While haring off to do a meeting at Diageo, I found myself 5 minutes early. And just as I turned off Oxford Street into Vere Street, my eyes fell on this roman looking church on the right
See the artist’s impression, its sort of the same form of building, with the front pillars and elevation. Anyway, this church was previously called as Marylebone Chapel, and was constructed in 1724 by James Gibbs. Mind you, it is no longer a functioning church and now the London Institute for Contemporary Christianity lives there.
James Gibbs, as it happens, was one of the big chaps in the architecture area in the UK, and was trained in Rome. See the connection?
Now the clock was very puzzling at first sight. I simply could not figure out what on earth was on the dial. So just took a photograph and then zoomed in later on. As it so happens, the dial numbers are given in Roman Numerals with some very heavy gilt lettering. No wonder one could not make out what it was showing. What also confused me was the fact that the two clock faces were showing different times, the one on the right shows 11:27 while on the left shows 11:57. Curious, the actual time was 7:50 AM. Must have stopped or something.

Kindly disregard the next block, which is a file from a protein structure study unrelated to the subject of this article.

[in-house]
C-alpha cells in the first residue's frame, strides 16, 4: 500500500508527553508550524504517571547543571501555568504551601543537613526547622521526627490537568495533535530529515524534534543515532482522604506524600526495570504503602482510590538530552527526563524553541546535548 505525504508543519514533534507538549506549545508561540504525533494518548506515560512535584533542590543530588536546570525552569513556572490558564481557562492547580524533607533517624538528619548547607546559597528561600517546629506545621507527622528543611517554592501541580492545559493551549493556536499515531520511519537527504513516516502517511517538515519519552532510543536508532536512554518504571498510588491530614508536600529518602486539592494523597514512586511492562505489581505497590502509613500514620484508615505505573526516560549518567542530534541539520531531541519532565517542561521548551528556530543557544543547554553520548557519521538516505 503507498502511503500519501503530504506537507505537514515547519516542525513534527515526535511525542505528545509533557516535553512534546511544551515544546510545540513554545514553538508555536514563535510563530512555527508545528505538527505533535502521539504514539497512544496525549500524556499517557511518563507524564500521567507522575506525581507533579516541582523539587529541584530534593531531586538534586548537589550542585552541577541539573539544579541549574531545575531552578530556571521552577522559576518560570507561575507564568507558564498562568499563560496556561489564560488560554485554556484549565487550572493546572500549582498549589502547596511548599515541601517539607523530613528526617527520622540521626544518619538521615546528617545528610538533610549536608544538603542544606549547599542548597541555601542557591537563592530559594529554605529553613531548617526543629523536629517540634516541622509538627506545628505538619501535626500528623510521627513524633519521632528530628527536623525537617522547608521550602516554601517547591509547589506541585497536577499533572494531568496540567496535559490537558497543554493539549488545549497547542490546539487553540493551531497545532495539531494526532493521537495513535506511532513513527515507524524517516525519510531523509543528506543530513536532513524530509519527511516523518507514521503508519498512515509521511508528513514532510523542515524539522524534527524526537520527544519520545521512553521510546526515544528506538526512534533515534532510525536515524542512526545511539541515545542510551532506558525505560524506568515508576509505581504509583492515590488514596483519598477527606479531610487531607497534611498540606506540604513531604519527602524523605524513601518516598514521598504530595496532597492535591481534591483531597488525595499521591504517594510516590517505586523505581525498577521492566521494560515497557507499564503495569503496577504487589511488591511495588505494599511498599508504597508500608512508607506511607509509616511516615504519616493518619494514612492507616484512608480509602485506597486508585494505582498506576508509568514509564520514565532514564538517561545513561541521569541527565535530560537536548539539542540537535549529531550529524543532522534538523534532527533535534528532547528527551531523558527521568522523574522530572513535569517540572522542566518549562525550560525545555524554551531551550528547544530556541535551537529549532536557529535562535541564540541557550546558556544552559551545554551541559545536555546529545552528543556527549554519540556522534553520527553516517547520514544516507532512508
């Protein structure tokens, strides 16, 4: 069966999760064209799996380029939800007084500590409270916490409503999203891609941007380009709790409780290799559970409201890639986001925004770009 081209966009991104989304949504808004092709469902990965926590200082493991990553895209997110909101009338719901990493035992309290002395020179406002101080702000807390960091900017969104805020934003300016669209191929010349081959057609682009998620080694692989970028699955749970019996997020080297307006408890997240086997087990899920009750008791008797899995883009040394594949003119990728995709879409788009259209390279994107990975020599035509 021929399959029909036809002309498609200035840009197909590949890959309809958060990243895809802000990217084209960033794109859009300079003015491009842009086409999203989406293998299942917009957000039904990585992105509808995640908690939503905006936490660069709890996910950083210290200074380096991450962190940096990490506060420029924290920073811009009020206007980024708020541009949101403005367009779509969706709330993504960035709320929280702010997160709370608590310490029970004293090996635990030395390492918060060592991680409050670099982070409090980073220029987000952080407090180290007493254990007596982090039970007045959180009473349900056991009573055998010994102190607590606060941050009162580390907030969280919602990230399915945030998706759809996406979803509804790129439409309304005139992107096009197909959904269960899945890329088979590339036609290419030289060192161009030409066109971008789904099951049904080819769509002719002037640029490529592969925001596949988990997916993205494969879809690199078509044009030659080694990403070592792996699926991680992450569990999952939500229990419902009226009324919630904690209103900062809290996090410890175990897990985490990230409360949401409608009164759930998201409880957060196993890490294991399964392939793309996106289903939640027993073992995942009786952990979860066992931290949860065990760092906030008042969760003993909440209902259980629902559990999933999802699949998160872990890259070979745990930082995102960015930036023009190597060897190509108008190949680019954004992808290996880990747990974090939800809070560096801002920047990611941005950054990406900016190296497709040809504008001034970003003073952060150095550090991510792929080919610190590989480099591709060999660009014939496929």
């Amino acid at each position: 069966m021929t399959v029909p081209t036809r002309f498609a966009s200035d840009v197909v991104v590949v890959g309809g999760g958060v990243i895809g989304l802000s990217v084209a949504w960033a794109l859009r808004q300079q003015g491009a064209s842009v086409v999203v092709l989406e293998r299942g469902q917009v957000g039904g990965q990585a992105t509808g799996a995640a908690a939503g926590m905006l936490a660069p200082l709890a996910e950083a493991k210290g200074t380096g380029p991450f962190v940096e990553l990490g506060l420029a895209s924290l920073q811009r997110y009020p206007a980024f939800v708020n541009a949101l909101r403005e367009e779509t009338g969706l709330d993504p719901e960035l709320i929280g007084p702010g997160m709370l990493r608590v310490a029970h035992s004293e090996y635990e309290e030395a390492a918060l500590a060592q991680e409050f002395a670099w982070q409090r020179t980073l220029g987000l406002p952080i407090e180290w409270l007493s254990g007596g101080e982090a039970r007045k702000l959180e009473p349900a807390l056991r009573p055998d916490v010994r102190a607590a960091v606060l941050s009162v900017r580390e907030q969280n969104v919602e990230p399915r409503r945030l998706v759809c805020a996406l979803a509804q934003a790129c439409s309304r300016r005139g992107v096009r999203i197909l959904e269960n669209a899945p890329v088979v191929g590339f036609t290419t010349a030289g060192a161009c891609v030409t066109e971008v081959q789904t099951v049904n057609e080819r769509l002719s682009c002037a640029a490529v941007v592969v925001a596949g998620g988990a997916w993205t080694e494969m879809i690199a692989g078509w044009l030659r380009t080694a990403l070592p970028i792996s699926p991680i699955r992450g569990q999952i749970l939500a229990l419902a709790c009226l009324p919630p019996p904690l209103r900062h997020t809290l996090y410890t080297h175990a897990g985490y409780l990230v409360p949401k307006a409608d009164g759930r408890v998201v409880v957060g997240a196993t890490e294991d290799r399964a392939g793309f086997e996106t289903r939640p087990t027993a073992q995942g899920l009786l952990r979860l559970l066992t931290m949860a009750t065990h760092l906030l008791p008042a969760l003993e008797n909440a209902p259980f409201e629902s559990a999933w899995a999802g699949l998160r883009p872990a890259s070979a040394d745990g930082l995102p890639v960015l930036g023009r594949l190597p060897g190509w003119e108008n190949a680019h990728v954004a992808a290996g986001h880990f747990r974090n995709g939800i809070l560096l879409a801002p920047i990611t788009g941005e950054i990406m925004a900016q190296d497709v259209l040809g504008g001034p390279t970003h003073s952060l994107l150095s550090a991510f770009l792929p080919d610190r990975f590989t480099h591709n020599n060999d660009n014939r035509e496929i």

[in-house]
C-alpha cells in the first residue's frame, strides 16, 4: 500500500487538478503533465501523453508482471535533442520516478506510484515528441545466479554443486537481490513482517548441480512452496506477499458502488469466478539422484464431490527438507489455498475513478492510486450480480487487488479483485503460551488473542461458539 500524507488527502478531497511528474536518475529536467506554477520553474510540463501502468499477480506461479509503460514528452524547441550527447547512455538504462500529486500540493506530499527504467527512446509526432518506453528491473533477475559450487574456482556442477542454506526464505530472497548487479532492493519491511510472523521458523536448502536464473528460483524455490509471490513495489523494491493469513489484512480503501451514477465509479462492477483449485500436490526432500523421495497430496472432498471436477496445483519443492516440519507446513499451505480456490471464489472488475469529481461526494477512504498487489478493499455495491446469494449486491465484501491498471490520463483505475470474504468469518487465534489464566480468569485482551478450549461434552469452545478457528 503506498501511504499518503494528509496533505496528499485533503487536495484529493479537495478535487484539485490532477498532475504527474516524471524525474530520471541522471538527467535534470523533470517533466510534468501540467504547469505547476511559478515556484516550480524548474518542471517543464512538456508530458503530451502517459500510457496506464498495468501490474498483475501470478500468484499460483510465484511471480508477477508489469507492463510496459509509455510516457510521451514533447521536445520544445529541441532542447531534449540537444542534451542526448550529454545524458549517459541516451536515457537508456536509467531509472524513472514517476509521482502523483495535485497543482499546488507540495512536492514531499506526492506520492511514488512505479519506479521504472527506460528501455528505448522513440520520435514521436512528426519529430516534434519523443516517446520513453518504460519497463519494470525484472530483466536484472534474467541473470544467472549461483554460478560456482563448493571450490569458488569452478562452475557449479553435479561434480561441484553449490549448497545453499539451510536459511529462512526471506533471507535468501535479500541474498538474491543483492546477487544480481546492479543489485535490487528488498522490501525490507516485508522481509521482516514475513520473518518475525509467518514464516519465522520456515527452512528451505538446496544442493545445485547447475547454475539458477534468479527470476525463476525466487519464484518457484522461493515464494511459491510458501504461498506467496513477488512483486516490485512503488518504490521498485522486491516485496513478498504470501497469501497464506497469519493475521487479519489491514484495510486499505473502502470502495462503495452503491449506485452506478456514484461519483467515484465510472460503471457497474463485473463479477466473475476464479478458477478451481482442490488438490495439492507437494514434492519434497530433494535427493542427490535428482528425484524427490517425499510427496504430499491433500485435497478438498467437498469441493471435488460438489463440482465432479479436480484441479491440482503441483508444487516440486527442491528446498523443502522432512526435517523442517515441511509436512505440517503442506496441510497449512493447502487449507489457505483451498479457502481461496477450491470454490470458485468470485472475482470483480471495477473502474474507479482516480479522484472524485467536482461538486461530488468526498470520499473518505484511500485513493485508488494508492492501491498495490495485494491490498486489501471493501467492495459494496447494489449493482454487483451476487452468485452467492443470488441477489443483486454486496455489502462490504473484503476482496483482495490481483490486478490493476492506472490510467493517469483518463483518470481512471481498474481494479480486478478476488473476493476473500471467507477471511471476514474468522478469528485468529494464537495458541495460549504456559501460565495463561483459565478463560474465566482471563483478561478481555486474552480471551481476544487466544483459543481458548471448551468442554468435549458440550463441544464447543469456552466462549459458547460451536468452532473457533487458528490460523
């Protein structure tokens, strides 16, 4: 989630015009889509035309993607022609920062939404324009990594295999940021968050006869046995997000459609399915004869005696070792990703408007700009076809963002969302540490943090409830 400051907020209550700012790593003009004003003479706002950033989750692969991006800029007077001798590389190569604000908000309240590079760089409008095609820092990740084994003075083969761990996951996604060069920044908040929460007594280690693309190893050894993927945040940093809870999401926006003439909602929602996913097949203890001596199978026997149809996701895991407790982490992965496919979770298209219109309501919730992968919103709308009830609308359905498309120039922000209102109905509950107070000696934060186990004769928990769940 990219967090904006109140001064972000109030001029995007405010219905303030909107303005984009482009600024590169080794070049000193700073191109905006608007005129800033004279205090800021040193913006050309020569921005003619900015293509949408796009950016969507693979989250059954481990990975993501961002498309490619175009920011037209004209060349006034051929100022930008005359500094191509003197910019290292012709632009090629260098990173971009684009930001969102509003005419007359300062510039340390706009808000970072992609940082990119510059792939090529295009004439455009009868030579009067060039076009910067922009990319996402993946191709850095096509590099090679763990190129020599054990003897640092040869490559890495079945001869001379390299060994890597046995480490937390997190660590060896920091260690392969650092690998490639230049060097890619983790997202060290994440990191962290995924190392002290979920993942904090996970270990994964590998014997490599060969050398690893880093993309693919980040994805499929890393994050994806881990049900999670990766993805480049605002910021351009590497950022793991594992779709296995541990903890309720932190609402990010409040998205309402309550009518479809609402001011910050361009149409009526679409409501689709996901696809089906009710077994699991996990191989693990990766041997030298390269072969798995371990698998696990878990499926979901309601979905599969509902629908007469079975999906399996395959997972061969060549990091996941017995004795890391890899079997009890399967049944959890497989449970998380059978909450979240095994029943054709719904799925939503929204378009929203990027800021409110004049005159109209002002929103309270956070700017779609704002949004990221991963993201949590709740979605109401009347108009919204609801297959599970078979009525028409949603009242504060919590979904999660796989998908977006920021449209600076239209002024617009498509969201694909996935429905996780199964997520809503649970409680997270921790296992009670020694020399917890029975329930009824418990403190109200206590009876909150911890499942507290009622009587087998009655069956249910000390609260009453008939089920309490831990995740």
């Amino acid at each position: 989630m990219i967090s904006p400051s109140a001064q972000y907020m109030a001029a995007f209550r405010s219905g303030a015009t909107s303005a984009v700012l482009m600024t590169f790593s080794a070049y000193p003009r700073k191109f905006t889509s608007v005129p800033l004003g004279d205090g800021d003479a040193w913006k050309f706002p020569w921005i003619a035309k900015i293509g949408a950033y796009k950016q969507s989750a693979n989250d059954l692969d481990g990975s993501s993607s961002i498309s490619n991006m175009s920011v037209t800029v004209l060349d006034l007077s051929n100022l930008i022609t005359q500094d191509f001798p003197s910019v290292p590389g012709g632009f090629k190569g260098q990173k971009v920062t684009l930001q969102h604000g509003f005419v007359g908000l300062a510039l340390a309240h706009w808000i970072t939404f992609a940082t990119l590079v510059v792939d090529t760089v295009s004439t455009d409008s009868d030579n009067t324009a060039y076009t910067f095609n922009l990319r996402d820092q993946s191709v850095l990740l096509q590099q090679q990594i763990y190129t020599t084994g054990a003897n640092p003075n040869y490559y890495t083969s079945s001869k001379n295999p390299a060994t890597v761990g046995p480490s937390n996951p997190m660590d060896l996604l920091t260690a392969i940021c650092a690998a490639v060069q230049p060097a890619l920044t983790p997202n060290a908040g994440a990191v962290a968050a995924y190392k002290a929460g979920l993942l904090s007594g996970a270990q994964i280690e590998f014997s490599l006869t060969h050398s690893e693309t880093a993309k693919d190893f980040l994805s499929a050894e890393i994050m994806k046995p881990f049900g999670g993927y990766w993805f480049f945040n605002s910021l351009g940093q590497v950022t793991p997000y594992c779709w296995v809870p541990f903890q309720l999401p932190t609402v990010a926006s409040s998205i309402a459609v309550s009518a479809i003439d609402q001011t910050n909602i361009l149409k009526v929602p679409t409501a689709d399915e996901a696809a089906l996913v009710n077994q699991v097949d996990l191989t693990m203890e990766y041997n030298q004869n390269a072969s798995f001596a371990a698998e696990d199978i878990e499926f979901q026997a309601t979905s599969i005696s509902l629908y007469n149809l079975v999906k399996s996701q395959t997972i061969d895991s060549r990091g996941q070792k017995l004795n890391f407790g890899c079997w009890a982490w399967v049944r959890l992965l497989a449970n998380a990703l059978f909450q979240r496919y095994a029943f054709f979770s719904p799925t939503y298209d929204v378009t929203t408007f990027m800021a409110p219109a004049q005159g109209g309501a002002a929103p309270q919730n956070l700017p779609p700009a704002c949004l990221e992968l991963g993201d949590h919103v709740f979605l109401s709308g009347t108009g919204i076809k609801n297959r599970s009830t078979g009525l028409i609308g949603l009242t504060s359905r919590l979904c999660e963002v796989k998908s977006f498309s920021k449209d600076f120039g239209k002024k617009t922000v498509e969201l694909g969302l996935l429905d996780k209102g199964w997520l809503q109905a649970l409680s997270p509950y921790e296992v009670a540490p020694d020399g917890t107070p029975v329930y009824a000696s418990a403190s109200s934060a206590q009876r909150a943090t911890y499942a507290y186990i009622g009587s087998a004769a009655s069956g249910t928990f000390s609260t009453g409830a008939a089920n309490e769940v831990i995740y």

Here’s the notice board. Not very sure what this was supposed to stand for. Better one who sounds the trumpet than one hundred prepared to blow the whistle. What does that mean? Its website was down so I could not investigate further.
A notice board which talks about the history. Interesting concept of a Chapel of Ease.
Despite it being a chapel of ease, you can see the stone steps very heavily worn down due to the foot traffic of the parishioners of the past 300 odd years. Just imagine how many feet would have crossed the threshold, the desire to be one with God, to pray to Jesus and St. Peter, to beg for mercy or just to soothe one’s soul. Makes one think, no?
The railing was curious, I have never seen a railing with spikes pointing both ways in a curved fashion. But definitely look old enough to be some kind of historical artefact. But the blocky walls were a bit disappointing.
That’s the rear end of the building. Again, a strange juxtaposition of windows and doors, a central big large stained glass window with two white stone fronted and prominent lintel doors on each side.
The stained glass windows in the wall are supposed to be quite good. Here are some examples. I was not able to get inside the church because of lack of time, but here are two examples:
Well, now was running out of time so turned around to head into the Diageo Building and just burst out laughing at the incongruous sight of a Carlsberg Truck being in front of the Diageo building.
I worked for some time in this building, it has the most amazing work environment ever, can you imagine sitting around in an office surrounded with bottles of beer, vodka, stout, liqueurs and the like? Very difficult to work, I tell you, but despite the fact that it is perhaps the biggest drinks firm in the world, its not Carlsberg, which is perhaps the best beer in the world. Now that’s a Chapel of Ease :)
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